Ah, super glue — the greatest-of-all-time fast-acting adhesive for all of your stuck-together needs.
Chances are, you have a tube of this in that kitchen drawer, you know, the one with all the takeout menus, rubber bands and random keys to who knows what doors (you should probably clean that out by the way), because it’s an undeniable necessity.
But before it occupied space in our junk drawers, and our hearts, it was accidentally developed for the U.S. military.
Too sticky for Army weapons
In 1942, companies across the country were looking to support the war effort, including the Eastman Kodak Company. One if its inventors, Dr. Harry Wesley Coover, accidentally created a new compound while attempting to make clear plastic gun sights for Allied soldiers.
The compound, cyanoacrylate, was incredibly durable but way too sticky to use. (Imagine getting Krazy Glue anywhere near your eye. No thanks!) So Coover and his team abandoned the substance, not wanting to get stuck, literally or figuratively, on it.
Over a decade later, Coover, who would become known as “Mr. Super Glue,” rediscovered the adhesive compound while researching heat-resistant polymers for jet canopies. Cyanoacrylate adhesives required no heat or pressure to stick items together and hold them permanently. Thus, in 1956, the patent for “Alcohol-Catalyzed Cyanoacrylate Adhesive Compositions/Superglue” was born. How’s that for a name?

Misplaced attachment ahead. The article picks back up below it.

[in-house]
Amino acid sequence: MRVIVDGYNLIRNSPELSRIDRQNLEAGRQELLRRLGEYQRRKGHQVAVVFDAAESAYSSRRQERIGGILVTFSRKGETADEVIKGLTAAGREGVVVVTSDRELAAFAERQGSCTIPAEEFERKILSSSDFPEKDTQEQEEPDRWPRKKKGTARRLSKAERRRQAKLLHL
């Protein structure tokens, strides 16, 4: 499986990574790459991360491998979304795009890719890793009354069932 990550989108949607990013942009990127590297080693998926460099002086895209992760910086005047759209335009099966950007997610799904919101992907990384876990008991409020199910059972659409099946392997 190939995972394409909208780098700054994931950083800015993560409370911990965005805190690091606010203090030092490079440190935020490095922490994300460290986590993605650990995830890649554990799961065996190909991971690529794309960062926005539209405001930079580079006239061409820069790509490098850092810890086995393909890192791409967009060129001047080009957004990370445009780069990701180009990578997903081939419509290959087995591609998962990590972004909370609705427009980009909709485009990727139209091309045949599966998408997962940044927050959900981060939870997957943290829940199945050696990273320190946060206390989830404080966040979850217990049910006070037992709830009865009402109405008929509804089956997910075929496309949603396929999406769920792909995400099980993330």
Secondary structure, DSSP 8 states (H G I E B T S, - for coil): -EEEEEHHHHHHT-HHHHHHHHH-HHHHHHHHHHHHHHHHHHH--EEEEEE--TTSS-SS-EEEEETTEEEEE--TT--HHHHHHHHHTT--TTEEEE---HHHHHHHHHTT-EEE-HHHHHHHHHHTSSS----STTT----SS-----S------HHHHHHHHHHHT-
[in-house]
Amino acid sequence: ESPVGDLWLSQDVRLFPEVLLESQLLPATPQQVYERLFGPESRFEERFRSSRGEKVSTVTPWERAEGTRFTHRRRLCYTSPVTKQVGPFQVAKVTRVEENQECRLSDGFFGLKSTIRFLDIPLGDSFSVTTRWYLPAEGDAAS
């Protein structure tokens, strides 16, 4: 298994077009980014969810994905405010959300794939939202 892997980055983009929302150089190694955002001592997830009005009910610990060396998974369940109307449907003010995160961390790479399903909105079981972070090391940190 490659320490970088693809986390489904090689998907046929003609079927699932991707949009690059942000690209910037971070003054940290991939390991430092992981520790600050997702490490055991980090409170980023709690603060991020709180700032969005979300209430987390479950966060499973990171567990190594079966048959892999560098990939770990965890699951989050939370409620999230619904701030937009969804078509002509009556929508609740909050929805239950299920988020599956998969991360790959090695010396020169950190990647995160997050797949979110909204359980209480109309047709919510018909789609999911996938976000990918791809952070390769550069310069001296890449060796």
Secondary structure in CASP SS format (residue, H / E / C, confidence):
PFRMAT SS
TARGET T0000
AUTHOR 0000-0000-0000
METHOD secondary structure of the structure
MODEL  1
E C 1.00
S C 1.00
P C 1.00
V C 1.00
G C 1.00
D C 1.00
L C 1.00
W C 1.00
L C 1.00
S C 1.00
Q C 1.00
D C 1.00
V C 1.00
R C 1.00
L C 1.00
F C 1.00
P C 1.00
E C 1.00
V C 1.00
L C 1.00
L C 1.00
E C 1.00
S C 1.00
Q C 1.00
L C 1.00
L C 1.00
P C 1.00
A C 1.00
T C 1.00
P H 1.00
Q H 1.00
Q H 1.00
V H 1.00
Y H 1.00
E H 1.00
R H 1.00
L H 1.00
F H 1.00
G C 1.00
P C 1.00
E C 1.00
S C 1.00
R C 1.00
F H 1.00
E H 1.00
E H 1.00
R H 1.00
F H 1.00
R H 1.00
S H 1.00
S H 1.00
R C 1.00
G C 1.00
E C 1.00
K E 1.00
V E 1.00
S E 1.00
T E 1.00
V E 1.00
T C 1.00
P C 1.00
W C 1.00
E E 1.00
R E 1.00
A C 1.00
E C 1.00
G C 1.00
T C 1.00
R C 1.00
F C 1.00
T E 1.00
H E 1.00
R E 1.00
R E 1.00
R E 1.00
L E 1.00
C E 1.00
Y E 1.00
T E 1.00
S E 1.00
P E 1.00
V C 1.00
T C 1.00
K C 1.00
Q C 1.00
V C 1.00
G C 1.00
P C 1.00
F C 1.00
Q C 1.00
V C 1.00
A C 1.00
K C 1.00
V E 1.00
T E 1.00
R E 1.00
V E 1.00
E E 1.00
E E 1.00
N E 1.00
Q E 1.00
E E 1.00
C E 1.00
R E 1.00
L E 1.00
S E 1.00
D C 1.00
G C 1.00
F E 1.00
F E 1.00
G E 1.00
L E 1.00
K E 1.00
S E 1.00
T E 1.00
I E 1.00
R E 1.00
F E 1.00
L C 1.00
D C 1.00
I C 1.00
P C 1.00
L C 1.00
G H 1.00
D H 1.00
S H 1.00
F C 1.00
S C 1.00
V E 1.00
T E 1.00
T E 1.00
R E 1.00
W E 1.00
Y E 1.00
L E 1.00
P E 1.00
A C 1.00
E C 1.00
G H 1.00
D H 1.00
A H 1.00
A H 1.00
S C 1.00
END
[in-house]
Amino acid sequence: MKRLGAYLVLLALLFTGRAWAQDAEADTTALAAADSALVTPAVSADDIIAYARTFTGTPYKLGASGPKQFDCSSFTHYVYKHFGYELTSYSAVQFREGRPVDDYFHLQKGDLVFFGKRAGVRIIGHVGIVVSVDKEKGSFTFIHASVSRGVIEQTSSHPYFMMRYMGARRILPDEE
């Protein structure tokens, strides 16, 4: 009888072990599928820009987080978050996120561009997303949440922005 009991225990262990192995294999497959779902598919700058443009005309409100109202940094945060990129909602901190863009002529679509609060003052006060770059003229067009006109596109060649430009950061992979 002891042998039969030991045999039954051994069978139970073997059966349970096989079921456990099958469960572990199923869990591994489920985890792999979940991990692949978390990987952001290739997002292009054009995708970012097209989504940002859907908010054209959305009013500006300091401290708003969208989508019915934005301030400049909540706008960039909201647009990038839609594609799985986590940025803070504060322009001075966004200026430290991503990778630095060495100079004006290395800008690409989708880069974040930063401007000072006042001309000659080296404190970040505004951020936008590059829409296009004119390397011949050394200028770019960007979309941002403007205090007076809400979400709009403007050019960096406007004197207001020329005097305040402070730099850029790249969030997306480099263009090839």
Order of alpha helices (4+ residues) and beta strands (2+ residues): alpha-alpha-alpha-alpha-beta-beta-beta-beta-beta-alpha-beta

Coover and the Eastman team took the patent and repackaged it for commercial sale as “Eastman 910″ – which was later changed to “Super Glue.” This name stuck and still is used for a number of similarly adhesive products today.
A savior for soldiers in sticky situations
Even though the glue was discovered during World War II, military doctors during the Vietnam War capitalized on the product’s adhesive properties to save lives.
Many soldiers suffered injuries off-base, often bleeding out before getting proper care. Thanks to Coover’s invention, medics were able to spray super glue directly on skin to stop bleeding until the patient could make it to a hospital for treatment.
“This was very powerful. That’s something I’m very proud of – the number of lives that were saved,” Coover said in an interview with the Kingsport Times-News.
At this time, the chemical was not yet approved by the Food and Drug Administration because it had the potential to cause skin irritation. A derivative from the same chemical (2-octyl-cyanoacrylate) was approved in 1998 and functioned as a liquid bandage. Marketed under the names Dermabond and Traumaseal, these products pose less danger of irritation and bacterial infection and are available for civilian use.
So the next time you break your mom’s favorite vase and need to glue it back together, give thanks to Mr. Super Glue for finding something that was too sticky for the Army to use.
Caitlin O'Brien is a digital intern with Military Times. She started in January 2021. Caitlin attends Hofstra University where she is a double major in journalism and political science.